Most read reports
- Levels & Trends in Child Mortality: Report 2018
- The State of Food Security and Nutrition in the World 2018: Building climate resilience for food security and nutrition [EN/AR/RU]
- IDMC Mid-Year Figures: Internal Displacement in 2018
- Extreme hunger could kill 600,000 children in war zones this year
- Minority and Indigenous Trends 2018: Focus on migration and displacement
The ACT Program Manager for Migration & Displacement, Christian Wolff, read the joint NGO statement below at the final round of formal consultations for the Global Compact on Refugees in Geneva.
Eighteen months ago, we embarked on a multi-stakeholder process to transform the way we address large-scale movements and protracted situations. Much effort went into defining a collective vision for a world, where those forced to flee can enjoy protection and fundamental rights, and where host States can count on international solidarity.
3-6 July, 2018, Ulaanbaatar, Mongolia
In the face of the “Zero-tolerance” Immigration Policy of the United States Government, the ACT Forums of El Salvador, Honduras, Nicaragua and Guatemala:
“We have heard about what happens when floods hit developed countries, they quickly rebuild and life continues. But when floods hit in countries like Uganda as is happening right now, you can’t imagine how long it takes for us to get things back to normal,” said Edith Kateme-Kasajja, climate finance negotiator from Uganda and negotiator of the Least Developed Country Group during the ACT Alliance side event at the Climate Conference in Bonn.
Closing sessions in Plenary at the UN Climate Change Conference in Bonn. Credit: Joanna Patouris/ACT
The climate change negotiations in Bonn are wrapping up today with little progress made on developing the guidelines for the implementation of the Paris Agreement. The window for the negotiation of an ambitious outcome at COP24 is quickly narrowing, with little time left between now and December to finalize the process.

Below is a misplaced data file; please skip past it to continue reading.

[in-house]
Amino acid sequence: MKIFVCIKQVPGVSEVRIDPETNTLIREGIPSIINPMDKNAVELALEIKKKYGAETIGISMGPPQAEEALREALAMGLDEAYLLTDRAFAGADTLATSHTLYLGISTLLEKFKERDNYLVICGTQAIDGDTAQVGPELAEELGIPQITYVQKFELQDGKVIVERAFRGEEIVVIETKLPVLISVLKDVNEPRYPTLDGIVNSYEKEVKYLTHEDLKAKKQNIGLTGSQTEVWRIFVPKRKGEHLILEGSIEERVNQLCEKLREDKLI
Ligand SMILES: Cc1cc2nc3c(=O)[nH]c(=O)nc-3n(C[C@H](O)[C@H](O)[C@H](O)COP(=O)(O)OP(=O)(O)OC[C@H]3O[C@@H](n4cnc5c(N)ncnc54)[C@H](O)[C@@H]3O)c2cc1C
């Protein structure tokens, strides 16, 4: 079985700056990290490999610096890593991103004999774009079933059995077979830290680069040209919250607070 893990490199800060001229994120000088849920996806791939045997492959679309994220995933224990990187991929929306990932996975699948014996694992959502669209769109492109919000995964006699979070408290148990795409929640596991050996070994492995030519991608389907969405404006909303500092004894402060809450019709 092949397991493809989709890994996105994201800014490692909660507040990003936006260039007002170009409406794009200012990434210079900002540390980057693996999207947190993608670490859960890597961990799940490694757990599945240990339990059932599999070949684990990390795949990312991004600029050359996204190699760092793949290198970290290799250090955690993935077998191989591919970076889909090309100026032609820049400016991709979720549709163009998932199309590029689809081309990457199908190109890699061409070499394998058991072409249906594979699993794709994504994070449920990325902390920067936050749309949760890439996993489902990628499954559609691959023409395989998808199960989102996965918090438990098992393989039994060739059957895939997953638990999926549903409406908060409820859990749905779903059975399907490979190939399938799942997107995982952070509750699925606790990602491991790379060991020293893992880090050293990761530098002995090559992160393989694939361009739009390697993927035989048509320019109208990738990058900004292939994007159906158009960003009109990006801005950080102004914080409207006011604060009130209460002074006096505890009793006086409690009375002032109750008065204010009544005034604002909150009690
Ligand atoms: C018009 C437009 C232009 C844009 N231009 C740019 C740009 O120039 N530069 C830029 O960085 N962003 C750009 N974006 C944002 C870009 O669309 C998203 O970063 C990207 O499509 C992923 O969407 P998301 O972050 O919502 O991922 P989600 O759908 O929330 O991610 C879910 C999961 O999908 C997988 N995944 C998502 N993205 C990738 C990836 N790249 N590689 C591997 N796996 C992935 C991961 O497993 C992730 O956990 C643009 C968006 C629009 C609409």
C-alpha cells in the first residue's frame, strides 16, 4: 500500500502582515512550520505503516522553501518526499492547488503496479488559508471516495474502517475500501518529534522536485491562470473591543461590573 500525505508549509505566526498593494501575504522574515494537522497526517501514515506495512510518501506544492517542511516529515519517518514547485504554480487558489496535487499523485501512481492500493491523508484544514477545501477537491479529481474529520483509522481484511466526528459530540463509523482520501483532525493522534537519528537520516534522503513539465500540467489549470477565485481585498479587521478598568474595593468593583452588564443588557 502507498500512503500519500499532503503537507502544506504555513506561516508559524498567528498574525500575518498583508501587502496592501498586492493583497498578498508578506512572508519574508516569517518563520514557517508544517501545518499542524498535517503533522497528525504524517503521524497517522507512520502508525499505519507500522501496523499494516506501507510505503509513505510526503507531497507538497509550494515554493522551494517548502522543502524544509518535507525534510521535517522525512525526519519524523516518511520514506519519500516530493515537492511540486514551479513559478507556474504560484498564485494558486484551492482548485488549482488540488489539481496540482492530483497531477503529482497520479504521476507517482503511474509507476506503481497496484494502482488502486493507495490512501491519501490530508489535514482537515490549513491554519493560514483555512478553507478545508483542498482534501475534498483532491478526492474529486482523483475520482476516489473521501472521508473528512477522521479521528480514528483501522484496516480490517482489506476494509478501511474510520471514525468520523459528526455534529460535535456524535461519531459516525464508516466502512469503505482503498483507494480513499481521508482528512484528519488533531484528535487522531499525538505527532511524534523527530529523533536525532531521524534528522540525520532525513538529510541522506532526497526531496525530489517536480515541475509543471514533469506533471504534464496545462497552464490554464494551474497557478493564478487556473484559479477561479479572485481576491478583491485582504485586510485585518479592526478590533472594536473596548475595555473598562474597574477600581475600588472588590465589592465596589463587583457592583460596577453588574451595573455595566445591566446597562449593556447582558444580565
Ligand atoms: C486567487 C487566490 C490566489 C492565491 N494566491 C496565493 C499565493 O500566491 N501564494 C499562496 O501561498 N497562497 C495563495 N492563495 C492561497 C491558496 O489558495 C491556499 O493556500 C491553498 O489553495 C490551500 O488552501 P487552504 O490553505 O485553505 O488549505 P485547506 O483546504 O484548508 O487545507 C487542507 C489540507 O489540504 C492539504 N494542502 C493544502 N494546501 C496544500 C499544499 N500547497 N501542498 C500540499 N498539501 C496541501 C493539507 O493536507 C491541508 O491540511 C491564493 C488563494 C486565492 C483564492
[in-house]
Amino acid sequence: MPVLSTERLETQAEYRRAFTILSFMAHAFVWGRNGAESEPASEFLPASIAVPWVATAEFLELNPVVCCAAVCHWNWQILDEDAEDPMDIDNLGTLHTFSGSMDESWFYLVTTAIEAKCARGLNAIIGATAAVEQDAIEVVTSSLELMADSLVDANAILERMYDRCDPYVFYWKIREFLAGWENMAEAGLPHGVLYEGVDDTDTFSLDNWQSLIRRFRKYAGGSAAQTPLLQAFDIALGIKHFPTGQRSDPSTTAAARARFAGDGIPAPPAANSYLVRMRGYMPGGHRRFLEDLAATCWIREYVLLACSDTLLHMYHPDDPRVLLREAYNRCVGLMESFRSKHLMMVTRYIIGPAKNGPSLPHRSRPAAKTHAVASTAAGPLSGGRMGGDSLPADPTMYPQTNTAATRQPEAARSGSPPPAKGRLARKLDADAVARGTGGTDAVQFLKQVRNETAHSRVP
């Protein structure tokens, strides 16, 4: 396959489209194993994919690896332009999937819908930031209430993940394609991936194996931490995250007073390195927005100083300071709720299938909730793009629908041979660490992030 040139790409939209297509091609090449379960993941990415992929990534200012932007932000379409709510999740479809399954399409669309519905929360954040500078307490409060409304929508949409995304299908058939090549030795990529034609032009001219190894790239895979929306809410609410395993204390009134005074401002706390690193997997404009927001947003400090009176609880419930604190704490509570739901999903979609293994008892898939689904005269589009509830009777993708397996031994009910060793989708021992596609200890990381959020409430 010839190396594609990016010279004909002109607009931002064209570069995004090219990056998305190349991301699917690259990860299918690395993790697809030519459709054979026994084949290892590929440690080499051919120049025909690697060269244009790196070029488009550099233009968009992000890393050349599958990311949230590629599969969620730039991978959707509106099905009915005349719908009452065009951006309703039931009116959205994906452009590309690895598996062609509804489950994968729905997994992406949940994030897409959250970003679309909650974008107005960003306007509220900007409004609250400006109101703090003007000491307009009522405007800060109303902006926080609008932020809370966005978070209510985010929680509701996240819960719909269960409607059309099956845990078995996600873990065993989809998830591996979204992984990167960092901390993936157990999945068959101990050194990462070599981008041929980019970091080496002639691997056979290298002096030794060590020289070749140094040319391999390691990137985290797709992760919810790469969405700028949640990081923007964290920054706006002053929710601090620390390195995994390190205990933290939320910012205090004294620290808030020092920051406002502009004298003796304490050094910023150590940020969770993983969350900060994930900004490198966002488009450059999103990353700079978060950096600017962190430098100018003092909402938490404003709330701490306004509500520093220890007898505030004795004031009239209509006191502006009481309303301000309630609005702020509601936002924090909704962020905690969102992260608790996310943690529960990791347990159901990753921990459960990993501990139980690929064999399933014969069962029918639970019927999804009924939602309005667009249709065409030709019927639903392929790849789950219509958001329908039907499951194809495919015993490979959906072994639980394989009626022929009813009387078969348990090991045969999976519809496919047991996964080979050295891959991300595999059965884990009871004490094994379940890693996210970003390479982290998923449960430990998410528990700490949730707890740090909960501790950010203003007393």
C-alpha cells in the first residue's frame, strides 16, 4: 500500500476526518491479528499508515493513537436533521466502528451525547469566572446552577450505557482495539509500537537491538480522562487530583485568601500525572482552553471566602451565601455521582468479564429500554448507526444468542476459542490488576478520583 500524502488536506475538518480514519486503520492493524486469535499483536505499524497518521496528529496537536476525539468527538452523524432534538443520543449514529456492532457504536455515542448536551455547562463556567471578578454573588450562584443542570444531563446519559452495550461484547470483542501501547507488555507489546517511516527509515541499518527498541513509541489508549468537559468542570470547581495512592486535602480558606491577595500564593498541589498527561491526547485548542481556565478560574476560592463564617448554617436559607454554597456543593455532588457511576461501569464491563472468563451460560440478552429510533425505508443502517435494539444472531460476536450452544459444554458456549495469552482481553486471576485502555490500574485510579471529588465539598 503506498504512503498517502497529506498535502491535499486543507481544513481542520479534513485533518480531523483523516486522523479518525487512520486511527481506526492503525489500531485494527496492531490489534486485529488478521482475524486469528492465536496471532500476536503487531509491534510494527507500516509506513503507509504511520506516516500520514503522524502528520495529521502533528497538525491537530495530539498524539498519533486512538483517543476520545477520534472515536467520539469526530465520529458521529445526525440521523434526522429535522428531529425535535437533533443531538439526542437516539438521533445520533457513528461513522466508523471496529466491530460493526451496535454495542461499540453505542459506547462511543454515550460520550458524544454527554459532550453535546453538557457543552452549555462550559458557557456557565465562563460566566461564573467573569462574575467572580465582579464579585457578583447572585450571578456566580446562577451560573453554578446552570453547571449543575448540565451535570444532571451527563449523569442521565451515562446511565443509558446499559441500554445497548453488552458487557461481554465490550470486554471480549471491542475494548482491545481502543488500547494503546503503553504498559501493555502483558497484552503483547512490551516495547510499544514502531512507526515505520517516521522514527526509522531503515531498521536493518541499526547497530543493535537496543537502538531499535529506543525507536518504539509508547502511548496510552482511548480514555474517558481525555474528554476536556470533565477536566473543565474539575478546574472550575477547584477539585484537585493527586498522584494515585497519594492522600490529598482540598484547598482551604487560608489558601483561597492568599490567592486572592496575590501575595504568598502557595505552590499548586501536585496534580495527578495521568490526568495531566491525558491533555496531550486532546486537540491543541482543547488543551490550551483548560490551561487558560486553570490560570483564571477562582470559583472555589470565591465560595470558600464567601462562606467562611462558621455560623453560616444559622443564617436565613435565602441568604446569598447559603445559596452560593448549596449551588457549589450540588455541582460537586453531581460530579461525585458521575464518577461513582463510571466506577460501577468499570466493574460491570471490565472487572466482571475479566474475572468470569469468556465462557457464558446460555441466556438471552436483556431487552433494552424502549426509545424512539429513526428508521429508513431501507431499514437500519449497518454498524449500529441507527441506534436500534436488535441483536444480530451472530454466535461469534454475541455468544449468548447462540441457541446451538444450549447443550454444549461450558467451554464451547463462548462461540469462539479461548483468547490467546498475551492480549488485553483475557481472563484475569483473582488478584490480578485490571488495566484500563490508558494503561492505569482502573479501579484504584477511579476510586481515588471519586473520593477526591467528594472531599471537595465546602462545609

Church World Service (CWS) worked with communities in Tana River, Baringo and West Pokot counties in Kenya to implement Cash for Work (CfW) projects in response to the 2017 drought emergency. This guide documents best practices and lessons learnt to guide and provide field facilitators as well as other interested actors in the development and humanitarian aid sector, with ideas for designing appropriate strategies and actions for CfW programming. Suggested tools for use during the implementation of a CfW programme have been provided as annexes.
The Commission on Population and Development convened governments, UN agencies, civil society actors, and others to its 51st Session (CPD51) in New York from April 9- 13th. The theme of this year’s Commission was “Sustainable cities, human mobility and international migration”.
Climate change threatens sustainable development and puts poor people at high risks
Brussels, February 28, 2018: We, the undersigned civil society and UN organizations, are concerned by proposals now under consideration as part of the ongoing reform of the Common European Asylum System which would allow the use of coercion to take the fingerprints and facial images of children. The new EURODAC proposal being considered by the European Commission, Council and Parliament expands the purpose of the current database of asylum applicants to facilitate the identification of “irregularly staying third country nationals” through the use of biometric data.